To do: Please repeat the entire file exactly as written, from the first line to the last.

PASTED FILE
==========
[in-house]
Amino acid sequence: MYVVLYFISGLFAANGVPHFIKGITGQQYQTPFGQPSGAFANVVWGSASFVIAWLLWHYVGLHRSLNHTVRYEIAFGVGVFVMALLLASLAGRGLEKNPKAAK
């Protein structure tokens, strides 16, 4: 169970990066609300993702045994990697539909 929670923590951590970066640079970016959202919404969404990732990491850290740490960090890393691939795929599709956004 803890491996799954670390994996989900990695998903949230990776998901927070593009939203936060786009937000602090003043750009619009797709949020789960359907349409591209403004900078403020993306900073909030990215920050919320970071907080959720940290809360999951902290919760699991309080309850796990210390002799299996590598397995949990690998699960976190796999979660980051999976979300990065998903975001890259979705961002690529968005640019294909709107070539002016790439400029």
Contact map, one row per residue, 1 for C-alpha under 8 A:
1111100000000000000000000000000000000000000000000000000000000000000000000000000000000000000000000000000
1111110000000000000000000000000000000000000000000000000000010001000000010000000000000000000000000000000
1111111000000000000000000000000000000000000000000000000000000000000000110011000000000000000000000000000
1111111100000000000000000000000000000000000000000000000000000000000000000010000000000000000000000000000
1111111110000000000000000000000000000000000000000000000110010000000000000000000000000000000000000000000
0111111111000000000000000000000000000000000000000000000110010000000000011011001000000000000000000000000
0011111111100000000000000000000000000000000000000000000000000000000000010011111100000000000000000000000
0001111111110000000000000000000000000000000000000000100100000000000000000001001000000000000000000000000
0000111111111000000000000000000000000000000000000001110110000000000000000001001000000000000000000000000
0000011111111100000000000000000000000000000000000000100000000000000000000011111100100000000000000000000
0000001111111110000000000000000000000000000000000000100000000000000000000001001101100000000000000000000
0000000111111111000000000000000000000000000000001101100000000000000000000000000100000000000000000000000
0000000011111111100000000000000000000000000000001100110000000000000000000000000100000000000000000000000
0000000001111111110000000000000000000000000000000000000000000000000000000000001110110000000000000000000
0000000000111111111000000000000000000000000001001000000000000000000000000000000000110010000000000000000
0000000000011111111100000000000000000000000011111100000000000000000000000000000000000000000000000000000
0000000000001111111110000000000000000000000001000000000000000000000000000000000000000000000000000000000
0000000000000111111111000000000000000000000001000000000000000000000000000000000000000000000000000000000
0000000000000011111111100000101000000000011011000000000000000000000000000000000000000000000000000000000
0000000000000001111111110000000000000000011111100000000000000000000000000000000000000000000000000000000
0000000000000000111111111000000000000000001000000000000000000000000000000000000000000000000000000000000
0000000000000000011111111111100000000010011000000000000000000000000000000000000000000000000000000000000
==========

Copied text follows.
[in-house]
Amino acid sequence: MYVVLYFISGLFAANGVPHFIKGITGQQYQTPFGQPSGAFANVVWGSASFVIAWLLWHYVGLHRSLNHTVRYEIAFGVGVFVMALLLASLAGRGLEKNPKAAK
């Protein structure tokens, strides 16, 4: 169970990066609300993702045994990697539909 929670923590951590970066640079970016959202919404969404990732990491850290740490960090890393691939795929599709956004 803890491996799954670390994996989900990695998903949230990776998901927070593009939203936060786009937000602090003043750009619009797709949020789960359907349409591209403004900078403020993306900073909030990215920050919320970071907080959720940290809360999951902290919760699991309080309850796990210390002799299996590598397995949990690998699960976190796999979660980051999976979300990065998903975001890259979705961002690529968005640019294909709107070539002016790439400029």
Contact map, one row per residue, 1 for C-alpha under 8 A:
1111100000000000000000000000000000000000000000000000000000000000000000000000000000000000000000000000000
1111110000000000000000000000000000000000000000000000000000010001000000010000000000000000000000000000000
1111111000000000000000000000000000000000000000000000000000000000000000110011000000000000000000000000000
1111111100000000000000000000000000000000000000000000000000000000000000000010000000000000000000000000000
1111111110000000000000000000000000000000000000000000000110010000000000000000000000000000000000000000000
0111111111000000000000000000000000000000000000000000000110010000000000011011001000000000000000000000000
0011111111100000000000000000000000000000000000000000000000000000000000010011111100000000000000000000000
0001111111110000000000000000000000000000000000000000100100000000000000000001001000000000000000000000000
0000111111111000000000000000000000000000000000000001110110000000000000000001001000000000000000000000000
0000011111111100000000000000000000000000000000000000100000000000000000000011111100100000000000000000000
0000001111111110000000000000000000000000000000000000100000000000000000000001001101100000000000000000000
0000000111111111000000000000000000000000000000001101100000000000000000000000000100000000000000000000000
0000000011111111100000000000000000000000000000001100110000000000000000000000000100000000000000000000000
0000000001111111110000000000000000000000000000000000000000000000000000000000001110110000000000000000000
0000000000111111111000000000000000000000000001001000000000000000000000000000000000110010000000000000000
0000000000011111111100000000000000000000000011111100000000000000000000000000000000000000000000000000000
0000000000001111111110000000000000000000000001000000000000000000000000000000000000000000000000000000000
0000000000000111111111000000000000000000000001000000000000000000000000000000000000000000000000000000000
0000000000000011111111100000101000000000011011000000000000000000000000000000000000000000000000000000000
0000000000000001111111110000000000000000011111100000000000000000000000000000000000000000000000000000000
0000000000000000111111111000000000000000001000000000000000000000000000000000000000000000000000000000000
0000000000000000011111111111100000000010011000000000000000000000000000000000000000000000000000000000000